Served a notice to quit? Don’t panic, do THIS instead
Among all the things you can experience in your adult life, being served a notice to quit is probably among the most terrifying. Officially, your landlord has begun the legal procedure to have you evicted and you have been served a notice to quit; what now?
A notice to quit is usually the first step in the legal process involved to remove a tenant from a property and we know that receiving this notice can feel daunting most of the time. Nevertheless, you do not have to panic. Know that there are MA renters’ laws that are enacted to protect MA tenant rights, and here, we are going to teach you exactly what they are and how to know if you have a right to fight the eviction and probably get compensated for your trouble as well.
A good Massachusetts tenant lawyer will help you know your rights during this time and be able to accurately determine whether or not they are being violated. We are a team of consumer rights attorneys based in Massachusetts and we’d love to help. Just give us a call at 877-700-5790 to get started.
What kind of notice to quit were you given?
You can be served one of two types of notice to quit.
- A summary eviction notice
- A formal eviction notice
A summary eviction notice
Just as the name suggests, a summary eviction notice is issued, giving the tenant 10 or less days to respond. The 10 days exclude holidays, weekends and the day you received the notice.
A formal eviction notice
Usually with a 30-day notice period attached, a formal eviction notice usually comes when your lease has expired, or when the property has been sold.
What are my rights as a renter in Massachusetts?
In order to help you clearly determine your rights and when they are being violated, we will briefly go over MA tenant laws and what they stipulate as tenant rights. As a tenant in Massachusetts, you have the right to:
- A safe and habitable place to leave
- No discrimination
- Have your security deposit returned to you on time
- A notice of eviction giving you ample time before it is carried out
If your Massachusetts landlord has failed to provide you with any of the rights listed above, then they may be in violation of the law, and you should speak to a Massachusetts tenant lawyer by calling 877-700-5790 immediately.
How to respond to a notice to quit
You have several options regarding how you choose to respond to a quit notice:
- Pay your delinquent rent if you have rent that is past due.
- Honor the timeframe that has been allotted to you to move out.
- Go to the judicial court to file an answer. A hearing will be held to determine if the summary eviction order will go through.
- File a motion to stay
Note that even if you file an answer with the judicial court and the summary eviction order is overturned, your landlord may still file a formal notice to quit. If it was an issue of delinquent rent, then paying your rent should solve the problem. If the summary eviction is granted in the hearing, then your Massachusetts landlord may engage the local law enforcement agency and begin the eviction process.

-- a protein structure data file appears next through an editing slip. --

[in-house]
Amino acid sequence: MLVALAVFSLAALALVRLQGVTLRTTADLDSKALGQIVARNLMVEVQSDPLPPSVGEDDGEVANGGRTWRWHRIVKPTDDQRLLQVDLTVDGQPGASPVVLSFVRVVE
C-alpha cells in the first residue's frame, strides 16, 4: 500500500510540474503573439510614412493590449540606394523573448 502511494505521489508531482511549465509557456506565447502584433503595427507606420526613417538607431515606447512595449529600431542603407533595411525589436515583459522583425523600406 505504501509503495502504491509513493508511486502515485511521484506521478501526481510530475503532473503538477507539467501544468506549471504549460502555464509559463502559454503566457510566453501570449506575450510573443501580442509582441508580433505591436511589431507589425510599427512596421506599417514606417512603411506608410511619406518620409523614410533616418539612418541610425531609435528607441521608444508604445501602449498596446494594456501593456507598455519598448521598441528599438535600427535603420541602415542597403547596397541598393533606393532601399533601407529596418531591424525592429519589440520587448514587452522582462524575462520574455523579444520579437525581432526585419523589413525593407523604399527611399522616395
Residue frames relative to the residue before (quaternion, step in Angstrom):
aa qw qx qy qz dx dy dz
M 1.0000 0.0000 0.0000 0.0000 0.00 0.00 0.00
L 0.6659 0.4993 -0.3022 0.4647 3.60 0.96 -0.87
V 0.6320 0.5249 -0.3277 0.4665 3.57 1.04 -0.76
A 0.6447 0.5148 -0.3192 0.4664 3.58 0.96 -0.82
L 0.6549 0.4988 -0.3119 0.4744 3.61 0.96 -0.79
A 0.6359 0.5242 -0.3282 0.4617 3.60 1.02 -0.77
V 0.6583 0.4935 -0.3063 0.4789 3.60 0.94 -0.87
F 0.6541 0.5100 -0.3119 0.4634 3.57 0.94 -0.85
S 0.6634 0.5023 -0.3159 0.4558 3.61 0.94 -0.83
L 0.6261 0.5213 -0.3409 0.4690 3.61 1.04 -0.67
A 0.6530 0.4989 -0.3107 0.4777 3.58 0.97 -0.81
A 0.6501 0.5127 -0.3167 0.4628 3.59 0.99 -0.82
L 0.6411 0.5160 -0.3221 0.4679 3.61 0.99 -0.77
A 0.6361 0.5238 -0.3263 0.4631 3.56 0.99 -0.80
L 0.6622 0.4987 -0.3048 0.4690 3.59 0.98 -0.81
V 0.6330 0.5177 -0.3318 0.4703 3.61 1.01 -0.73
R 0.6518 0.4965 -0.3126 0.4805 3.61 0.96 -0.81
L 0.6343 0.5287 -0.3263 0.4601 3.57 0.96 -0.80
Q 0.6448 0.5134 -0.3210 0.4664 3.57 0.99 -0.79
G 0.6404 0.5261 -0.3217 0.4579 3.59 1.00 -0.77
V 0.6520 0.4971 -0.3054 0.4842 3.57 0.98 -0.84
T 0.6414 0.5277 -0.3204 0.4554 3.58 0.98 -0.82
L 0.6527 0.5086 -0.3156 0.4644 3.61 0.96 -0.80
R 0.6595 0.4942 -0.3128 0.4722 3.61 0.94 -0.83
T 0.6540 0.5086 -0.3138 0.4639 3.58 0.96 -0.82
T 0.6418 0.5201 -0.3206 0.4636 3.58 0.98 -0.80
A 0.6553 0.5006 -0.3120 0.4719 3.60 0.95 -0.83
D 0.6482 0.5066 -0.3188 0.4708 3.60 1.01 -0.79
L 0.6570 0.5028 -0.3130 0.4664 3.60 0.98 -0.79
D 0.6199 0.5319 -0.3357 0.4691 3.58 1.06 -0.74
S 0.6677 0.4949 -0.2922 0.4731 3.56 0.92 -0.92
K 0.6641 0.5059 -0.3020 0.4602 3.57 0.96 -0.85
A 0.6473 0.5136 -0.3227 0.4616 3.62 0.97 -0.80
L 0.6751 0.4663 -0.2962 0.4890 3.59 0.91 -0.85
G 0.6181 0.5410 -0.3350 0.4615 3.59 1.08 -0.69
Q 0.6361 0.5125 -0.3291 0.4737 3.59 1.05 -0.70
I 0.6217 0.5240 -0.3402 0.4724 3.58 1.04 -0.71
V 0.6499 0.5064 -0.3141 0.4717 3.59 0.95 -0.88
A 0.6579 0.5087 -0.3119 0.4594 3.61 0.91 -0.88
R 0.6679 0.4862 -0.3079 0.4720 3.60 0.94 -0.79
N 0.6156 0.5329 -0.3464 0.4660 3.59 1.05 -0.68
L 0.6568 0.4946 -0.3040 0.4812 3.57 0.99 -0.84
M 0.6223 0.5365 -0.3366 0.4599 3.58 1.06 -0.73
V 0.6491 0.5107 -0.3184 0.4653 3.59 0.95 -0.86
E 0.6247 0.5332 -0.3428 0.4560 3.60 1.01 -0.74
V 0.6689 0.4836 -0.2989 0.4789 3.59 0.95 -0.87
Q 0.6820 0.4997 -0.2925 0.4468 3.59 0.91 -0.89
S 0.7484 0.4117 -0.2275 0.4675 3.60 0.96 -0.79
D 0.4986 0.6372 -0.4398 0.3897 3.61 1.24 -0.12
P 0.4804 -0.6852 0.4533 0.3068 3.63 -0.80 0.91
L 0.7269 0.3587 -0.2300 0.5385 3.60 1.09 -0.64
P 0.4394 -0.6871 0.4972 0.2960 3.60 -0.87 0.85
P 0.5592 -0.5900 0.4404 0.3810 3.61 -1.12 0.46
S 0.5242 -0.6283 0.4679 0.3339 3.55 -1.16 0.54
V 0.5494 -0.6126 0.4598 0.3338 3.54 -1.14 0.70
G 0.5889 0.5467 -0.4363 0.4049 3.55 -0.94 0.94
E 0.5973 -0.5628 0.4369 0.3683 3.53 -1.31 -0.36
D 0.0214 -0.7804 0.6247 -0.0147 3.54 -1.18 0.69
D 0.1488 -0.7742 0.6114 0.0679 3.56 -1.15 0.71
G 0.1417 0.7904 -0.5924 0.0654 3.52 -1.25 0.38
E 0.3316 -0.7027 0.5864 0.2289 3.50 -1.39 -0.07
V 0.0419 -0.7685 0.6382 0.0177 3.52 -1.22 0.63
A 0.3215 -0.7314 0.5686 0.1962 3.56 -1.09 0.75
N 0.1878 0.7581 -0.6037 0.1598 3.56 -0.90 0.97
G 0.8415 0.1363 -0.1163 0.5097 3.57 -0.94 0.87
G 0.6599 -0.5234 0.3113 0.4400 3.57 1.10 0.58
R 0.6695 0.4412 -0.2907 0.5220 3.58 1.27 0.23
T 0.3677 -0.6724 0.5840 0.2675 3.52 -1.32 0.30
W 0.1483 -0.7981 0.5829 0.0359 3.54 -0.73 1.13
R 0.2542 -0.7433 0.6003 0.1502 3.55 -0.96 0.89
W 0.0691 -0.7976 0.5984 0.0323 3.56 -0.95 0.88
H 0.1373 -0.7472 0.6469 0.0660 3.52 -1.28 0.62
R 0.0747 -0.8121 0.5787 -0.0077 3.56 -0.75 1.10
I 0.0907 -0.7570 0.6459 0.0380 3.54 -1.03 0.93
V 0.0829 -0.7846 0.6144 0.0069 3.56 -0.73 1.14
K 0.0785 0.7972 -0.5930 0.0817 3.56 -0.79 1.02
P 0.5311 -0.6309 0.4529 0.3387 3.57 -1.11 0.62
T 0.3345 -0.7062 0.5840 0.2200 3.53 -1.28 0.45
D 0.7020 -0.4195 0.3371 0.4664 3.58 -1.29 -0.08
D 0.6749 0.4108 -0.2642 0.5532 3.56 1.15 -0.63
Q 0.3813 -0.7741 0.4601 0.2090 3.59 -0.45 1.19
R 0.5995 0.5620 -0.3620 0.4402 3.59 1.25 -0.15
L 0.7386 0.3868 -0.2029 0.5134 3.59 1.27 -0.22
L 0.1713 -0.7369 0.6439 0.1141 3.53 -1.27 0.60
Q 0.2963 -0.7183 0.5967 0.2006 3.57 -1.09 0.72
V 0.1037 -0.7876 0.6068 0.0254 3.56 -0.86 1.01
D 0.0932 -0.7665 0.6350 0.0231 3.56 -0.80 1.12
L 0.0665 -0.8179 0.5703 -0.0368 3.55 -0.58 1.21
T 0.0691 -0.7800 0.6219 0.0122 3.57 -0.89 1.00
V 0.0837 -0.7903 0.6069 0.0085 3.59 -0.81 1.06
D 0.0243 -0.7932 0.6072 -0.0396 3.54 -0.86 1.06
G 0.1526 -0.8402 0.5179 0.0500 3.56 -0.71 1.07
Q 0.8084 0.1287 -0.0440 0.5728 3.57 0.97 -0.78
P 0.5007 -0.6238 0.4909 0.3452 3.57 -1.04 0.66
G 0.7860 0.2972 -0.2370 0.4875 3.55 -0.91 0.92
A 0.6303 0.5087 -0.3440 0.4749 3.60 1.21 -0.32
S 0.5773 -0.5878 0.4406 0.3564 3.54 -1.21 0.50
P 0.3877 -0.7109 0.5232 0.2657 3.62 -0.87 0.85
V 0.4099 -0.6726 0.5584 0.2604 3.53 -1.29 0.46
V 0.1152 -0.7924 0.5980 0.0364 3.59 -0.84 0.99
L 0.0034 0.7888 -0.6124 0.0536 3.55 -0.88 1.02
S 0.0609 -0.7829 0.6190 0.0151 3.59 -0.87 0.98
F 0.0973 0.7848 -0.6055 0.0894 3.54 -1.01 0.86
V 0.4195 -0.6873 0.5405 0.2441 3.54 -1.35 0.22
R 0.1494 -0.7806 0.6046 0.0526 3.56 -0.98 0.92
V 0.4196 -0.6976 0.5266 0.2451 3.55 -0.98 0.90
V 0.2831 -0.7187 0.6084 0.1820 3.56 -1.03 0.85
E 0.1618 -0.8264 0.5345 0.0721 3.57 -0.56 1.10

Instead of filing an answer with the judicial court, your MA tenant rights allow you to file a motion to stay which means that you can remain on the property for up to 10 days while you get your personal affairs sorted out.
Is there another option?
Oftentimes, your landlord doesn’t really want to evict you, they have only resorted to doing so because they are out of options.
In such situations, dialoguing with your landlord (or getting your Massachusetts tenant lawyer to do so) can be the only thing you need to do to get your landlord to withdraw the quit notice.
You can call 877-700-5790 to get more advice or to inquire about how we can talk to your landlord on your behalf.
Are you being evicted illegally?
Illegal eviction happens when your landlord fails to follow MA tenant laws when serving you a notice to quit or trying to get you evicted.
The thing with being illegally evicted is that you may not even know that your landlord is evicting you illegally. Read on to know if you have been served an illegal notice to quit and what you can do about it.
How do I know if I am being evicted illegally?
You may be being evicted illegally if your landlord fails to:
- Provide you an official quit notice.
- File an eviction lawsuit.
- Give you ample time.
- Obtain a judgement for possession before proceeding
You may also be facing an unlawful eviction if:
- You are certain that the grounds for your eviction are purely discriminatory.
- Your landlord is evicting you as a retaliation for something.
- Your landlord is evicting you because you have refused to pay rent until they address a health, maintenance, or safety issue.
- Your landlord has changed the locks without going through the formal eviction process.
- Your landlord shuts off utilities in a bid to get you out.
- Your landlord removed your belongings from the property without first obtaining a judgement for possession.
- Your landlord has acted in a menacing, harassing, or threatening way towards you in an effort to have you vacate the property.
What can you do if you are wrongfully evicted?
If you take only one thing from this article, then let it be this: no landlord has permission to trample on your rights as a tenant. You can take your Massachusetts landlord to court and get compensated for your trouble; you just have to know your rights.
How much can I sue for?
In the state of Massachusetts, the law says that you can sue your landlord for an amount equivalent to the value of 3 months’ rent on the property or for three times the value of actual damages incurred, whichever is more.
In addition, the state will provide your court costs and attorney fees and in cases when an eviction does move ahead, the court may still grant your motion to stay.
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